Page:Black's Law Dictionary (Second Edition).djvu/948

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PRINCIPAL way Co., 85 M0. 588: Railroad Co. v. Bell, 112 N PEI. 400, 4 All. 50; Lewis v. Seifert. 116 Pa. 628, 11 AtL 514, 2 Am St. Rep. 631; Minneapoiia v. Lundln, 58 Fed 523, 7 . A. 3 1 Lin wall v. “nods (C. C.) 44 Fed. S Perras v. oath, 82 Min 191. B4 ‘*1. ‘V. n

Dusen v. Leteiher, 73 .\lich_ 2, 44 IN W 2 Hanna v. Granger, 18 It. I. 507, .8 Ati. 659.

As to principal “Chaiienge," “Contract,” “Fact," "Obligation," and “O1lice," see those titles.

PRINCI“'ALIS. Lat. Principal; a pricnipal debtor; a principal in a crime.

Principnlin dehet eemper excuti ante- quain pervenintur ad fideijnssox-es. The principal should 3i\\tl)S be e.\liousted before coming upon the sureties. 2 Inst. 19.

P1-ineipin data aeqnuntnr concomitantia. Given piincipies are followed by their concoinitunts.

Prinnipin probant, non prohantnr. Pi-inupies pi-me; they are not proved. 3 Coke, 50a. Fund-.ii.nentai principles require no proof; or, in Lord Coke's words, "they ought to be approved, because they Cll.l.UJOt be proved." Id.

P:-inaiipiis obstn. Withstand beginnings; oppose a Lhing in its early stages, If you would do so with success.

Principinrrnn non est ratin. There is no reasoning of principles; no argument is required to prove tnndiiinental rules. 2 Buist. 239.

Prinnipinm est pntissimn para unjus- que x-ei. 10 Coke, 49. The principle of any- thing is its most powerful part.

PRINCIPLE. In patent Law, the princi- ple of a machine is the p.irt.lcui:ir uiezins of producing a given result by :i mechanical contrisance. Parker L Stiles, J McLean, 44. 63, Fed. Cas. No. 10,741).

The principle of a ui.ich.Lue means the mo- dua apcuzmli, or that which applies, modifies, or combines mechanical powers to produce a certain result; and, so far, a principie, if new in its appiiciition to a useful puipuse, may be p.-itentable. See Barrett v. Hall, 1 Mason. 470, Fed. (335. No. 1.047.

PRINCIPLES. Fundanientui truth: or doctrines of law; winprehensive rules or doLtiines which furnish a basis or of i-gin for others; settled rules of action, protedure, or iegal determination.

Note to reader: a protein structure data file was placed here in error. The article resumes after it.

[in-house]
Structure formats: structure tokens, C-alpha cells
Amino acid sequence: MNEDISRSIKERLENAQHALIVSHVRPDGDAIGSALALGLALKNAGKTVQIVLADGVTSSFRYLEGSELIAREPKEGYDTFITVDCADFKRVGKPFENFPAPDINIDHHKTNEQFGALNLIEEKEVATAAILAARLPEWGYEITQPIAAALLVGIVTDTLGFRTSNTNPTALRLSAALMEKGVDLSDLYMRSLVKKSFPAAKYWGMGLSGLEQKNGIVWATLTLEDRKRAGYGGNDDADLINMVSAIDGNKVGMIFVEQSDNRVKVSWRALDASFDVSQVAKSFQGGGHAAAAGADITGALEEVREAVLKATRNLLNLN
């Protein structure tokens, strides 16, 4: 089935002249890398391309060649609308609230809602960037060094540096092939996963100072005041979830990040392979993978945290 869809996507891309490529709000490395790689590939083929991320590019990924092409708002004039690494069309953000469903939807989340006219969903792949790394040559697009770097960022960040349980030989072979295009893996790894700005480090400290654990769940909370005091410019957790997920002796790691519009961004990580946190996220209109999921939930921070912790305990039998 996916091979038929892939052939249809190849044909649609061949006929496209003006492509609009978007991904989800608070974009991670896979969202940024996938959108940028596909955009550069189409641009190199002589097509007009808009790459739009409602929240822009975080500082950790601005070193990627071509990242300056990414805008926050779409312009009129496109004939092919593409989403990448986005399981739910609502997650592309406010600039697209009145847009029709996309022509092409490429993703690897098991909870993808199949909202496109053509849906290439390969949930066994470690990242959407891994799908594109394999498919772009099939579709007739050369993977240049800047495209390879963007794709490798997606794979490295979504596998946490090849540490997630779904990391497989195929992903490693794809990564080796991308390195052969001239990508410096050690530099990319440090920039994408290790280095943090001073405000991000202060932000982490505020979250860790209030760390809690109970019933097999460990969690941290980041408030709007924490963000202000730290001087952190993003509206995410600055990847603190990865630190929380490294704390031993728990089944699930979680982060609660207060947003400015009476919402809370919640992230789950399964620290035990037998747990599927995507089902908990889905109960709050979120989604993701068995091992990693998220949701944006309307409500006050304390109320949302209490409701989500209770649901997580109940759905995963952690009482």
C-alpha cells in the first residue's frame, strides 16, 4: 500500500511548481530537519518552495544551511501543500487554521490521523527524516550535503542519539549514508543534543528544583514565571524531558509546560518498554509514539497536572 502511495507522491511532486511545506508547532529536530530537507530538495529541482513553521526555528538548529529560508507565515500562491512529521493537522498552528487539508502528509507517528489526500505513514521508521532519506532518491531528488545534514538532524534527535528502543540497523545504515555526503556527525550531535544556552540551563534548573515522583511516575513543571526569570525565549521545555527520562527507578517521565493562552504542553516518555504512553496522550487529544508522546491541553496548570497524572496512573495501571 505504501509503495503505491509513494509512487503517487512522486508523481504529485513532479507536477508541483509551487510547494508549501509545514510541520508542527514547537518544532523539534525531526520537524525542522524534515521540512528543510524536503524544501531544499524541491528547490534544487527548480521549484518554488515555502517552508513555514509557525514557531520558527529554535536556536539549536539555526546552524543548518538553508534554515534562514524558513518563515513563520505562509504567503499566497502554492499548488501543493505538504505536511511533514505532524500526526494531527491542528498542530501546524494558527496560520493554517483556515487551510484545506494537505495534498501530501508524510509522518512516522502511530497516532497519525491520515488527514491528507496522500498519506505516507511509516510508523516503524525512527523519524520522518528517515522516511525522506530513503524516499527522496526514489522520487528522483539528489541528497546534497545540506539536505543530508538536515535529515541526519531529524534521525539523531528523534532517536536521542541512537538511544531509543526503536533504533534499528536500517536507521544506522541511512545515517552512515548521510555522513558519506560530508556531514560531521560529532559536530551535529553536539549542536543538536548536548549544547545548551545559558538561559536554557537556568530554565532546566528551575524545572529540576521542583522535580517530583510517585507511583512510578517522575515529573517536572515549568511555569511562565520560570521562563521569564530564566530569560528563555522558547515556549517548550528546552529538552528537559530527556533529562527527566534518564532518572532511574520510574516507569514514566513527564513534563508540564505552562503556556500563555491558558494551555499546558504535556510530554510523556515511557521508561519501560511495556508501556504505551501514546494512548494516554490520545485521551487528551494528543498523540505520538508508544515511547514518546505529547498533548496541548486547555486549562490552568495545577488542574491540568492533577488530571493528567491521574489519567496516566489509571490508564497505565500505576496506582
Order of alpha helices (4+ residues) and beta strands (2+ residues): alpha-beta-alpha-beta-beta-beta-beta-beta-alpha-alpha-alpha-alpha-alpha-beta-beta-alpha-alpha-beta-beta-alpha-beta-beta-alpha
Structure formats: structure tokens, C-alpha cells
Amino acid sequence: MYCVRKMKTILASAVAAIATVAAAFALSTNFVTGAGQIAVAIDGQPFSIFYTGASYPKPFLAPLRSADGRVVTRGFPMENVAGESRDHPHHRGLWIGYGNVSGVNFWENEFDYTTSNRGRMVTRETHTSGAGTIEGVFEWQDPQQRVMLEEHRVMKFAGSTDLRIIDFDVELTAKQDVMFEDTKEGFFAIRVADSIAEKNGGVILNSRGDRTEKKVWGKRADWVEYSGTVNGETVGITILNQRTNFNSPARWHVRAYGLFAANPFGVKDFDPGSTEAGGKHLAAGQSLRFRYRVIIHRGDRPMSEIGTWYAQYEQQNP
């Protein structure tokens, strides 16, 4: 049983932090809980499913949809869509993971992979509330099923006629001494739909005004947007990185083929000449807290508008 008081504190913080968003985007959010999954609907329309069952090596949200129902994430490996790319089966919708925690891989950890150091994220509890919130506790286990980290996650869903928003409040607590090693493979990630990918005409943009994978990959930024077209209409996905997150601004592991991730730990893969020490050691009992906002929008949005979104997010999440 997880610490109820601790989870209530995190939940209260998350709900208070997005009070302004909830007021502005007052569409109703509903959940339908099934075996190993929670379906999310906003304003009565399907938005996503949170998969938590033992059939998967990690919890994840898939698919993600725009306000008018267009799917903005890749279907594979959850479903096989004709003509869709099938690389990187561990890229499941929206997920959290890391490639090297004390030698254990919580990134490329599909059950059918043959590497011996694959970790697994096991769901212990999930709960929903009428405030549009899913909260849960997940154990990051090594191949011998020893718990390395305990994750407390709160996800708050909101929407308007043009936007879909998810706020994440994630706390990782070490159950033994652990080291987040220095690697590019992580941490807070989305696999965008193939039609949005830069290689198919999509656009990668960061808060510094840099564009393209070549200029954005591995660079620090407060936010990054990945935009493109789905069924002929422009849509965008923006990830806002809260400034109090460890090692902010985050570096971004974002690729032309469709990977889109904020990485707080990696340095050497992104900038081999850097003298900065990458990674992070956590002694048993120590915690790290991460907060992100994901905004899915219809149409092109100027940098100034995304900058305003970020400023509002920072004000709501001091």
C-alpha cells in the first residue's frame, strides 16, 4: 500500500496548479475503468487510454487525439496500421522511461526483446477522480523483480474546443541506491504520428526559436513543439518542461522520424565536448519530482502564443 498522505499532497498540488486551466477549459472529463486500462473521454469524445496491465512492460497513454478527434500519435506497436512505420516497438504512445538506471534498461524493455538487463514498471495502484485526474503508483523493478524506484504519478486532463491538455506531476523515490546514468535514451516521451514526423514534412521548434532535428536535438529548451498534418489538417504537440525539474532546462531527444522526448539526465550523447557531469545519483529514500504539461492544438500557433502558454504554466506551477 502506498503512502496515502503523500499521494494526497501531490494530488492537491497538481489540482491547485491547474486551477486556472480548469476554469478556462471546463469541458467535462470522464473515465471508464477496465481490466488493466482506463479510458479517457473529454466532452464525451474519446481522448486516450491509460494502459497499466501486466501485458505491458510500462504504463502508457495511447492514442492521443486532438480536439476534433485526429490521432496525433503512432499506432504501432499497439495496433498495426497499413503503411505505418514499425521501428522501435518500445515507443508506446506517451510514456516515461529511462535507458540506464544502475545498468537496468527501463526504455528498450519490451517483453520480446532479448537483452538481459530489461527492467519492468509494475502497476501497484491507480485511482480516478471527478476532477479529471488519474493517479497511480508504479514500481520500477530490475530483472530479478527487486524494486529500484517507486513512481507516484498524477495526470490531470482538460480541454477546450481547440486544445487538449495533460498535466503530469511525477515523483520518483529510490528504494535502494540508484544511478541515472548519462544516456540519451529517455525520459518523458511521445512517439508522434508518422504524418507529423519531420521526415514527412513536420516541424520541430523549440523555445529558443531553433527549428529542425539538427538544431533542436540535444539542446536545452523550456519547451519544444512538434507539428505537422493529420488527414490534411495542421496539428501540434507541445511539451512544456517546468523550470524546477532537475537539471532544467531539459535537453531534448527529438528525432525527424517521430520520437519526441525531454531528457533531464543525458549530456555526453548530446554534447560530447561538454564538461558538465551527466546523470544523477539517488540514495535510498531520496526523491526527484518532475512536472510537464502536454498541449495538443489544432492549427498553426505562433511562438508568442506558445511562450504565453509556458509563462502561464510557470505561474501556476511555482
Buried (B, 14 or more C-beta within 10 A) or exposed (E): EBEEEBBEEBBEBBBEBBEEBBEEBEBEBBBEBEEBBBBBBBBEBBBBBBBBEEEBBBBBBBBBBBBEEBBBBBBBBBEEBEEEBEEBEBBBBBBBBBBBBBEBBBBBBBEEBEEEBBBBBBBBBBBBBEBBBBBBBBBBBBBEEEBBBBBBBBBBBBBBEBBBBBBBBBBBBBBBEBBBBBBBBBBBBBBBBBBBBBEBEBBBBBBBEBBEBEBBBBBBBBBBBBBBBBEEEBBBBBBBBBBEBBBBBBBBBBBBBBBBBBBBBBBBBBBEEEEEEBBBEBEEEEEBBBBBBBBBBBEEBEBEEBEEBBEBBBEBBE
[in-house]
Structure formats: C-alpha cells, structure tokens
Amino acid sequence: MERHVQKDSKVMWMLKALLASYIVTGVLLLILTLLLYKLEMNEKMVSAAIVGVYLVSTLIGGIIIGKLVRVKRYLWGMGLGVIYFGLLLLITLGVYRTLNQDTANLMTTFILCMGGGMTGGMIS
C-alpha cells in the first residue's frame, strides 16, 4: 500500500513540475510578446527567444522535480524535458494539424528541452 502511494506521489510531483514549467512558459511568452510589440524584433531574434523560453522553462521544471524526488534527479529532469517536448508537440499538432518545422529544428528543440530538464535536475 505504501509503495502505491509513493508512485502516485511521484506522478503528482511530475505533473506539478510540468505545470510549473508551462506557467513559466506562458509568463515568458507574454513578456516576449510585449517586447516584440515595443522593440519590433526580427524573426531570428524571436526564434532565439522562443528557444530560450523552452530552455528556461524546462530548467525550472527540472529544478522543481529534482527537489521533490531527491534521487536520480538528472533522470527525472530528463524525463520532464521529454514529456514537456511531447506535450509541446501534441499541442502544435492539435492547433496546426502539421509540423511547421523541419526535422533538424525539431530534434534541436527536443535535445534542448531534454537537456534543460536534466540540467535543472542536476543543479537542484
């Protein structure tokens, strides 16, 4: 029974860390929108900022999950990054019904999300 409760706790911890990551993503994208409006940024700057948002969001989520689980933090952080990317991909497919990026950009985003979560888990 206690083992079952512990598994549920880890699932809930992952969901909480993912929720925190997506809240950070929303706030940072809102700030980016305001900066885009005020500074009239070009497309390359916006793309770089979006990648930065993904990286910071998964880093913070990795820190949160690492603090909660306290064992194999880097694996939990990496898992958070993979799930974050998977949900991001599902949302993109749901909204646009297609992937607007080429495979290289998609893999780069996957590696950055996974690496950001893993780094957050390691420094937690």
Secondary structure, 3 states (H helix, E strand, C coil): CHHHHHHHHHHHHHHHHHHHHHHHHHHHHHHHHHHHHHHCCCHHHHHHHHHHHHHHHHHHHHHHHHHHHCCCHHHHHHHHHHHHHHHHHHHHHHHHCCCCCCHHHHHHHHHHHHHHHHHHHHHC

PRINTHWG. The art of impressing letters; the art of making booke or papers by impressing legible characters. Arthur v. Muller, 97 U. S. 365, 24 L. Ed. 1046: Le Roy v. Jamison. 15 Fed. Cas. 373: Foriies Lithograph Mfg. 00. I1. Worthington (C. C.) 25


Fed. 900. The term may include typewritlng. Sunday v. Hagenhuch, 18 Pa. Co. Ct .’>iL Compare State v. Oakland, 69 Kan. 784, 71‘ Pac. G96. —Pnblic printing means such us is diraaiy ordered by the lugislatui-e, or pe!‘ful'IlJ¢’l by the agents of the government iiuihorized to procure it to be done. Ellis v. state, 4 ind. L

PRIOR. Lat. The tornier; earlier; preceding; preferable or pi-eferred. —.Pi-iar petenx. The person first applying.

PRIOR, n. The chief of a convent; next in dignity to un abbot.

PRIOR, iuli. Earlier; elder; preceding; superior in rank, right, or time; as, a prior lien, mortgage, or judgment. See Fidelity, etc., Safe Deposit Co. v. ltuanohe Iron Lin (C. C.) 81 Bed. 4-17.

Prior tempore potion jute. He who is first in time is preferred In right. Go. Litt 14a; Broom. Max. 354, am.

PRIORI PETENTI. To the person firsi. applying. In probate practice, where there are several persons equaily entitled to a grant of administration, (0. (7., next of kin of the same degree,) the rule of the court is to ni.ike

the grant priori pcteriti, to the tirst applu..iut. ,

Browne, Prob. Pr. 174; Coote, Prob. Pr. 173, 180.

PRIORITY. A legal preference or pre cedence. When two persons huve siuiliar rights in respect of the some subject-nizitter, but one is entitled to exei-use his right to the exclusion of the other, he is said to have priority.

In old Eingijsli law. An antiqllity of tenure, in comparison with one not so acnieut. Cowel.1.

PRISAGE.}} An ancient hereditary revenue of the crown, consisting in the right to take a certain quantity from cargoes of wine imported into England. In Edward I.'s reign it was converted into a pecuniary duty called “butlerage." 2 Steph. Comm. Swirl.

PRISE. Fr. In French law. Prize; mptured property. Ord. Mar. liv. 3, tit. 9. See Dole v. Insurance Co., 6 Alien (.’iIass.) 373

PRISEL EN AUTER LIEU. 11-101‘. A taking in another place. A plea in aimiment in the action of replevin. 2 Lu. Iiuyiii. 1016, 1017.

PRISON. A public building for the con- finement or safe custody of persons, “’lIelhL‘i' as a punishment imposed by the law or other- wise in the course of the ndinluistrutlou of justice. See SL‘R1‘li(Ji'0llgh v. Thornton, 9 Pa. 451; Sturtevant v. Com., 158 Mass. 598, 33 N. E. (5-I8; Pen. Code N. Y. 1:303, 5 92. —Prison bounds. The limits of the territory

sui-rounding a piison, wilhin which an impris-